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Home country: USA
Current location: Georgia
Member since: Tue Feb 10, 2004, 01:08 PM
Number of posts: 42,873

About Me

Environmental Scientist

Journal Archives

A last one before the change

Mr. Fish

posted w/o comment

Oklahoma Police Uses New Device To Seize Money from cards

You may have heard of civil asset forfeiture.

That's where police can seize your property and cash without first proving you committed a crime; without a warrant and without arresting you, as long as they suspect that your property is somehow tied to a crime.

Now, the Oklahoma Highway Patrol has a device that also allows them to seize money in your bank account or on prepaid cards.

It's called an ERAD, or Electronic Recovery and Access to Data machine, and state police began using 16 of them last month.

Here's how it works. If a trooper suspects you may have money tied to some type of crime, the highway patrol can scan any cards you have and seize the money.

They'll be pulling teeth next.

Tuesday Toon Roundup 3: The Rest




I'll be taking a break from tooning for a bit. Summer awaits.

Tuesday Toon Roundup 2: Despicable Me

Tuesday Toon Roundup 1- More Ali Tributes

Tuesday Bernie Group Toons

Maybe the last of these. I will be taking a break from tooning. Maybe back when things settle down, if they do.

Origin of mystery deep-sea 'mushroom' revealed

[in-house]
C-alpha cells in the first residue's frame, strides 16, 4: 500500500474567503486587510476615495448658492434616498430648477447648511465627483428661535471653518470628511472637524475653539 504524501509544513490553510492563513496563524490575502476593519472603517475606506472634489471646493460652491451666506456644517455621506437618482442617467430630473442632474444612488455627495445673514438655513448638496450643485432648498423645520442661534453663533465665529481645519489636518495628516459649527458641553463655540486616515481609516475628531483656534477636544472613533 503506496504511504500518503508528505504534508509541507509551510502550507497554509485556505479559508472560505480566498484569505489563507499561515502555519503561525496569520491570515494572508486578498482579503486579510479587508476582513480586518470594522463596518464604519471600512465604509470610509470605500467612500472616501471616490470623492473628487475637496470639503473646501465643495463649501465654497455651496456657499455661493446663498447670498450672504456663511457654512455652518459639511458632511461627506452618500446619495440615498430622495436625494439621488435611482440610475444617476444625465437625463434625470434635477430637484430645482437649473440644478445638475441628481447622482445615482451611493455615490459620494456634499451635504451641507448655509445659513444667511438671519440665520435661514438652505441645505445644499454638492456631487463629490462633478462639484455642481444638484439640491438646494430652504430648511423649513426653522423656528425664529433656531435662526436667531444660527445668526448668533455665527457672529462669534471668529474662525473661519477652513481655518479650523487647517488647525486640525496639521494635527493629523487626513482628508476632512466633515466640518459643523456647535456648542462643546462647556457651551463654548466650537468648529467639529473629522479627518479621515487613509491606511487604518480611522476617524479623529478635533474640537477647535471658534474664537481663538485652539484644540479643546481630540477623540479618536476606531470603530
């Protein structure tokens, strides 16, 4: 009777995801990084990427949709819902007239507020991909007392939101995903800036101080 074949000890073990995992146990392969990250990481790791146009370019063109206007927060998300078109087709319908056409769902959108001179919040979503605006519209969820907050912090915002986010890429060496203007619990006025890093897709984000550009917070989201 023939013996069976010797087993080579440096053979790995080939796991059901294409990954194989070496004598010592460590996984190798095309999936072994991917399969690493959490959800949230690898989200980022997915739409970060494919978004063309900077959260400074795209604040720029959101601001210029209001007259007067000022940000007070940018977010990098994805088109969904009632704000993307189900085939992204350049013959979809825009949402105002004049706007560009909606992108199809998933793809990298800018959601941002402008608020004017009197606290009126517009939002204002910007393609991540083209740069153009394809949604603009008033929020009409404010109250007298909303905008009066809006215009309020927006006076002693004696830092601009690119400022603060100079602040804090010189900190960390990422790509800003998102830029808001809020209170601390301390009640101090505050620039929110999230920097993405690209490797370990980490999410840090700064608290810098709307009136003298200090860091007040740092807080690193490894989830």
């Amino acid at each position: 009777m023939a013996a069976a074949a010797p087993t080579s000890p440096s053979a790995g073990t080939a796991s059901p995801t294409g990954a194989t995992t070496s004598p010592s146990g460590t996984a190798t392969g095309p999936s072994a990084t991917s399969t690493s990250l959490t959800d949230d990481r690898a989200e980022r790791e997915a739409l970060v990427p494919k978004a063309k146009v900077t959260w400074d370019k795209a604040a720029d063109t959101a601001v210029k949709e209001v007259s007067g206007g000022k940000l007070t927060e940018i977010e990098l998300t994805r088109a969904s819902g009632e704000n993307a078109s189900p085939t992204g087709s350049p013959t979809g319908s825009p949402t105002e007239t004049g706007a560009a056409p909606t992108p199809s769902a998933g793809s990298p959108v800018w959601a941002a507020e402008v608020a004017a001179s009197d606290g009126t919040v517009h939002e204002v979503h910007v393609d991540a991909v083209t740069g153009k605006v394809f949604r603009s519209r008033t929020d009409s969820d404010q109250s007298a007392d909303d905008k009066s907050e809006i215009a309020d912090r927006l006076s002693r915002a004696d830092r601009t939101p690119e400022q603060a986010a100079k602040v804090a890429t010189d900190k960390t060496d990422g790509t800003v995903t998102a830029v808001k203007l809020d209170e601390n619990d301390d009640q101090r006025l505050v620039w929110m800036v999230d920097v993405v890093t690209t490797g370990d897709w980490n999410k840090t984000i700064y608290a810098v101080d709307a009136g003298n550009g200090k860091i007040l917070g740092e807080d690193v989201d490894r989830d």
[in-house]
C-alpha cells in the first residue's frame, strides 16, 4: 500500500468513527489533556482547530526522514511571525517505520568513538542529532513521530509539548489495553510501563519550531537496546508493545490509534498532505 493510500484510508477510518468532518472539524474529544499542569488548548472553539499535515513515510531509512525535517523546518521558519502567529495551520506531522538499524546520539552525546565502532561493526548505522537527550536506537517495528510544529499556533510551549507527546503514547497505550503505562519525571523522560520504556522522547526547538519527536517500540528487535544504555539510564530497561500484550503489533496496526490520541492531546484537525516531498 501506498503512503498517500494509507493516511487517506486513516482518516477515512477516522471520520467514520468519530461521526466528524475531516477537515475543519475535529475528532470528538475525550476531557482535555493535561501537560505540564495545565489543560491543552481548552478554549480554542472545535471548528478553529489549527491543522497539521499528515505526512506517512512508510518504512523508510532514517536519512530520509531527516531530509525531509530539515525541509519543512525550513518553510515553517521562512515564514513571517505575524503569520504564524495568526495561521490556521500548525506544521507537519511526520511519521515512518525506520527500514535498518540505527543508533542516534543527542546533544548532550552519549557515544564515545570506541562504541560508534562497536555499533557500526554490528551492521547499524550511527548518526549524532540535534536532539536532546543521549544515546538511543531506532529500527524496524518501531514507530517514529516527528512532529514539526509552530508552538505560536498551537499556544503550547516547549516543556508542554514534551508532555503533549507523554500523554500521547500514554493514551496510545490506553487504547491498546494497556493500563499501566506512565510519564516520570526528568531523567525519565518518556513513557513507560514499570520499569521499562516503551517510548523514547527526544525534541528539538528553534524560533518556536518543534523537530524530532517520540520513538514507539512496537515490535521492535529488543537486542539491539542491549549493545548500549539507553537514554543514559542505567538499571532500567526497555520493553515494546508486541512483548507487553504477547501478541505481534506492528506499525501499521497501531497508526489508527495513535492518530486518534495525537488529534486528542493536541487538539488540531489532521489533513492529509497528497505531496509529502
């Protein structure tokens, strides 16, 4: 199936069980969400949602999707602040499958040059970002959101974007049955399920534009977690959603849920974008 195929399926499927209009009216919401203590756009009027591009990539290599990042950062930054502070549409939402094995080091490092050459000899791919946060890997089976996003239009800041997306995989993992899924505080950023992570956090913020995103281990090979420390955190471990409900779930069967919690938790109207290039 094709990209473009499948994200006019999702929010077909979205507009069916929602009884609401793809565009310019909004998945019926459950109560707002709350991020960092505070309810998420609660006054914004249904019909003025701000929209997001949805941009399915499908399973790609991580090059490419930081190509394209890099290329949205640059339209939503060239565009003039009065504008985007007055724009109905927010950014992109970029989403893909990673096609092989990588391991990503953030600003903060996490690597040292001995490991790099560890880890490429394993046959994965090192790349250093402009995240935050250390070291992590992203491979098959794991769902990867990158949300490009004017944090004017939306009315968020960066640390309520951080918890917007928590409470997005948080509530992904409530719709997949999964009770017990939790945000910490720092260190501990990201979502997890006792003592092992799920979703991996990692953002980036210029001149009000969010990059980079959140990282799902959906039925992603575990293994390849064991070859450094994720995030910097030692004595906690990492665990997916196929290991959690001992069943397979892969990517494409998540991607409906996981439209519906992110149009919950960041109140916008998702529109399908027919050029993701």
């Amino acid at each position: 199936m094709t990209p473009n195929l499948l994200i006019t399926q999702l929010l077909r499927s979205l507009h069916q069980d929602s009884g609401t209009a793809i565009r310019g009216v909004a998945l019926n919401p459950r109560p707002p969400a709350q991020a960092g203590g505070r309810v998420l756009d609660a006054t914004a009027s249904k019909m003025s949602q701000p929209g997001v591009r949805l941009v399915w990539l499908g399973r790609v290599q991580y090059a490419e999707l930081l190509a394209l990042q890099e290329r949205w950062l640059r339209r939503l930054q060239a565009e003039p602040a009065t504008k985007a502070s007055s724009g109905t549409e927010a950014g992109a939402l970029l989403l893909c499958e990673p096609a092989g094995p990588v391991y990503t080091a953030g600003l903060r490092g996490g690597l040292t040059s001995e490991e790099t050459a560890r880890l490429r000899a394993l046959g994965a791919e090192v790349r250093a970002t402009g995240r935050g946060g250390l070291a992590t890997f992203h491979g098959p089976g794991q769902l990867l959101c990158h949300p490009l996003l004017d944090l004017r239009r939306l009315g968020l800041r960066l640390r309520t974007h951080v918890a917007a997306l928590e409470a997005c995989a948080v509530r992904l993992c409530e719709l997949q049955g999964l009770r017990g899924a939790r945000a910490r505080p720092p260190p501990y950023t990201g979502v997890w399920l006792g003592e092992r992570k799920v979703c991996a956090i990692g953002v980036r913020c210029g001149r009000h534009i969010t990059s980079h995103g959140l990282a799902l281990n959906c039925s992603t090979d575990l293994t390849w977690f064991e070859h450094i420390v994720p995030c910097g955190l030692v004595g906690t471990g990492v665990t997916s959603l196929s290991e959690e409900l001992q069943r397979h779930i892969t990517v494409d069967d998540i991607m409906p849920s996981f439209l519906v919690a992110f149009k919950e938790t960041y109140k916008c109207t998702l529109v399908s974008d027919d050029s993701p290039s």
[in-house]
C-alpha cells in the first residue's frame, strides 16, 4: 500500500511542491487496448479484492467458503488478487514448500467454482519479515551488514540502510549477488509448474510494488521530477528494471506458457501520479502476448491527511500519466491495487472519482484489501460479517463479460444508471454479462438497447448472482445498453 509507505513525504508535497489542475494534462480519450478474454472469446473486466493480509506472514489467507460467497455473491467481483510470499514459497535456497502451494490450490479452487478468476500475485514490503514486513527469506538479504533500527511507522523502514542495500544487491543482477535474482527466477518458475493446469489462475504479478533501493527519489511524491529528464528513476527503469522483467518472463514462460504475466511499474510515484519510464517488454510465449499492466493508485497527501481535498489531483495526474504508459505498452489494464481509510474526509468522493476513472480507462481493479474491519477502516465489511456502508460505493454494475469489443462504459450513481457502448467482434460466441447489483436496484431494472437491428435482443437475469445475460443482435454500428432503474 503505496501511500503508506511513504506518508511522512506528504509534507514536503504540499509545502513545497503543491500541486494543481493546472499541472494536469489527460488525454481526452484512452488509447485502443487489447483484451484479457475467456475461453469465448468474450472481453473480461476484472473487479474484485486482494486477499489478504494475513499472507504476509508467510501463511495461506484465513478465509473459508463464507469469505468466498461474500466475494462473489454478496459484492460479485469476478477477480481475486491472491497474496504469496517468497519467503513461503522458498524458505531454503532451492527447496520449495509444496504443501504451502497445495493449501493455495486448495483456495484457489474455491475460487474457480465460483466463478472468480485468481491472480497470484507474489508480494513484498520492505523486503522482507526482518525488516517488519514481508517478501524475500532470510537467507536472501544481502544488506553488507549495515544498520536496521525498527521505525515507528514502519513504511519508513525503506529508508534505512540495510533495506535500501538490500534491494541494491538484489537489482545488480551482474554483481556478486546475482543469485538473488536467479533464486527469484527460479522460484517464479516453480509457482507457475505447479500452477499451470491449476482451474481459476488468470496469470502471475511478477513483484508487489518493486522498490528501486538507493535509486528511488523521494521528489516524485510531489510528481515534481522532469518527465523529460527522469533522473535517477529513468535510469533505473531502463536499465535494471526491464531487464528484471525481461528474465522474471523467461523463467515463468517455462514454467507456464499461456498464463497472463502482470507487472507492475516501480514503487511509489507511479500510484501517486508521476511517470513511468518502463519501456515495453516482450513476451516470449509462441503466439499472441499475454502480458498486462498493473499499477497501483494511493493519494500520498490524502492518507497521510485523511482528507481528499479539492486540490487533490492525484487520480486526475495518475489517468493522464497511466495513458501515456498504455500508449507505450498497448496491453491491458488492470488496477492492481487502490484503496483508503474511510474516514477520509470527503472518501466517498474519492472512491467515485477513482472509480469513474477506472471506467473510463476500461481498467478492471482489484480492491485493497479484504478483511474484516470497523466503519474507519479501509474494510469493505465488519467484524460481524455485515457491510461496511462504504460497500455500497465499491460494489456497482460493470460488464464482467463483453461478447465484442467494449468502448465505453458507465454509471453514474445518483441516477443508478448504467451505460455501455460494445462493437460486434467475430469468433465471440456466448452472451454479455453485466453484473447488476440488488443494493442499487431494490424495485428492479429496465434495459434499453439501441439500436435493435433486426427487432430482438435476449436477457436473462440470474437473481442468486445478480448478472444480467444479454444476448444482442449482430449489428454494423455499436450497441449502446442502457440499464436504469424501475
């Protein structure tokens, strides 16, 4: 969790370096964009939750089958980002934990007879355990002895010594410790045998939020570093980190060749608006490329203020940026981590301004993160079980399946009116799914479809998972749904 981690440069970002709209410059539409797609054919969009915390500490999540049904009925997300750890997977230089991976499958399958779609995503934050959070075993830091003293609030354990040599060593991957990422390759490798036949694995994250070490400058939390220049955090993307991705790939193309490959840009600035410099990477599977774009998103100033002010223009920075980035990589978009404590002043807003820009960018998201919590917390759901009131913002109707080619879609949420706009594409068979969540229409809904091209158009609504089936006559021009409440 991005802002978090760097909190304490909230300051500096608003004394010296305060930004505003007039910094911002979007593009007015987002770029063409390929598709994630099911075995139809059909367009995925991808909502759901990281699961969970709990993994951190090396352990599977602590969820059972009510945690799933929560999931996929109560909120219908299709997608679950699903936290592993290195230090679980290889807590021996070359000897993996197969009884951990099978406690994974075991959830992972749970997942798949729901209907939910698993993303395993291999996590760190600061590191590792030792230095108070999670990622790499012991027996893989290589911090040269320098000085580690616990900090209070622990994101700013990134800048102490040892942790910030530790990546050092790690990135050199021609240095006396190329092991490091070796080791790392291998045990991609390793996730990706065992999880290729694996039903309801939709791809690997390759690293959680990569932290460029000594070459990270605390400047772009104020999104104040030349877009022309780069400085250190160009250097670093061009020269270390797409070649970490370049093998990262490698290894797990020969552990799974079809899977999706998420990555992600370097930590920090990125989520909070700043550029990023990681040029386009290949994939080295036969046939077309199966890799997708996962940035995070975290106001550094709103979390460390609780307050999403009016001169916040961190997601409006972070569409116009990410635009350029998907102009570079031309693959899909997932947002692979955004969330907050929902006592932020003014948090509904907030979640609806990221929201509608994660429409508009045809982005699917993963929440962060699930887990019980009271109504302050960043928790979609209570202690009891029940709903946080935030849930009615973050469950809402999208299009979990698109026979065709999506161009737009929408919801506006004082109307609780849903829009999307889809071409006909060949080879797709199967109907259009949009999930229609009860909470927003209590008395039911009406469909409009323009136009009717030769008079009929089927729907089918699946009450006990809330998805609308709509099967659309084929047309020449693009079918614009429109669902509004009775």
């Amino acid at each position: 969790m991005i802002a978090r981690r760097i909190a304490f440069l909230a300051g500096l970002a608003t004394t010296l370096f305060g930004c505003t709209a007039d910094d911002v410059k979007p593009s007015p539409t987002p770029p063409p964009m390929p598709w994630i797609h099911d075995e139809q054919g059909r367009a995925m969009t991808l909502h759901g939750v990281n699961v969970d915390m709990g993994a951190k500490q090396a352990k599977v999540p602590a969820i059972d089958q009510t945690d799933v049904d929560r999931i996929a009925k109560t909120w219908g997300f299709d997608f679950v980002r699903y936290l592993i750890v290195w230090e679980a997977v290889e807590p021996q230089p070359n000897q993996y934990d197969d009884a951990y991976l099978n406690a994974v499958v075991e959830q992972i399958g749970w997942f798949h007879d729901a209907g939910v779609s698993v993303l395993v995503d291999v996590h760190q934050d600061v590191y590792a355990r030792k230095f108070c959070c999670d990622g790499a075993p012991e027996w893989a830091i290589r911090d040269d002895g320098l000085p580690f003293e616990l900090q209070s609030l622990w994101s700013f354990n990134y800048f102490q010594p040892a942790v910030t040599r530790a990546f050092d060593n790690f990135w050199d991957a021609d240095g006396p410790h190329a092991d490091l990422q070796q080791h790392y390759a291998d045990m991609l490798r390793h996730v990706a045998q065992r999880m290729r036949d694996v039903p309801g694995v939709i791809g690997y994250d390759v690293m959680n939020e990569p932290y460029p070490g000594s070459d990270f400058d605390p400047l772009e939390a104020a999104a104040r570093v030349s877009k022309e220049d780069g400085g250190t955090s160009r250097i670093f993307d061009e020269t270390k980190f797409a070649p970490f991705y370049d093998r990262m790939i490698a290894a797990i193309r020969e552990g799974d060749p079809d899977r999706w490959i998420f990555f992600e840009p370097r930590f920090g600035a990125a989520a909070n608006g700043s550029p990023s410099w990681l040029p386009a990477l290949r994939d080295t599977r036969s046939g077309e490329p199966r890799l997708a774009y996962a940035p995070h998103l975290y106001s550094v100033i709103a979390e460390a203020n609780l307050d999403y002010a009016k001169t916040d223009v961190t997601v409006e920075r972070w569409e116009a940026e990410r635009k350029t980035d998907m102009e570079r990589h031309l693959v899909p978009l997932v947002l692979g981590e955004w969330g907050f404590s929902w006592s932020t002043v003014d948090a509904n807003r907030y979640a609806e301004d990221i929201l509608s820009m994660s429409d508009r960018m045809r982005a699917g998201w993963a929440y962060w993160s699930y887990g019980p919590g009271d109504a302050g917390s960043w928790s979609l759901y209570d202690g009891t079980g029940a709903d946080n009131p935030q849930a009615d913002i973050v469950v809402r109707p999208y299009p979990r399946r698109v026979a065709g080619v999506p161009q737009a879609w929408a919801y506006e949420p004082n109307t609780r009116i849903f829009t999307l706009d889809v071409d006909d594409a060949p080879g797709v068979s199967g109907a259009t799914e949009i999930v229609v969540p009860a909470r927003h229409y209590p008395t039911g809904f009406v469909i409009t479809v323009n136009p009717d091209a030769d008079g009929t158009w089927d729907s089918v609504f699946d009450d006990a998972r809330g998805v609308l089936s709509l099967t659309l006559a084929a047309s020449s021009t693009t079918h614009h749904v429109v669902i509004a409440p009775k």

By Myles Gough

Dendrogramma was named for the branching channels visible in its body mass

Australian scientists have used genetic material to pinpoint the origin of the deep-sea mushroom, an unusual gelatinous creature first dredged up near Tasmania in 1986.

The organisms have a cylindrical stalk capped by a flat, semi-transparent disc that houses visible channels branching outwards.

These channels, which resemble tree-like diagrams known as dendrograms, are the basis for its scientific name - Dendrogramma.

The original specimens were described for the first time in 2014 by a team of Danish scientists, one of whom had been aboard the 1986 voyage and later transported the samples to Copenhagen.


Black holes offer a way to another universe, Stephen Hawking says in newly-published paper

by Andrew Griffin

Things might fall through black holes into alternate universe, according to a newly-published paper by Stephen Hawking.

The professor has laid out a theory that suggests that the holes aren’t quite as black as previously thought.

Rather than destroying everything that goes near them, we might not need to be so afraid of black holes, he said in a paper published this week in Physical Review Letters, written with colleagues Andrew Strominger from Harvard and Malcolm Perry from Cambridge University.

If the work is correct – and the new paper means that the theory, only suggested, has now received approval from other experts – then it could solve a central paradox of black holes.

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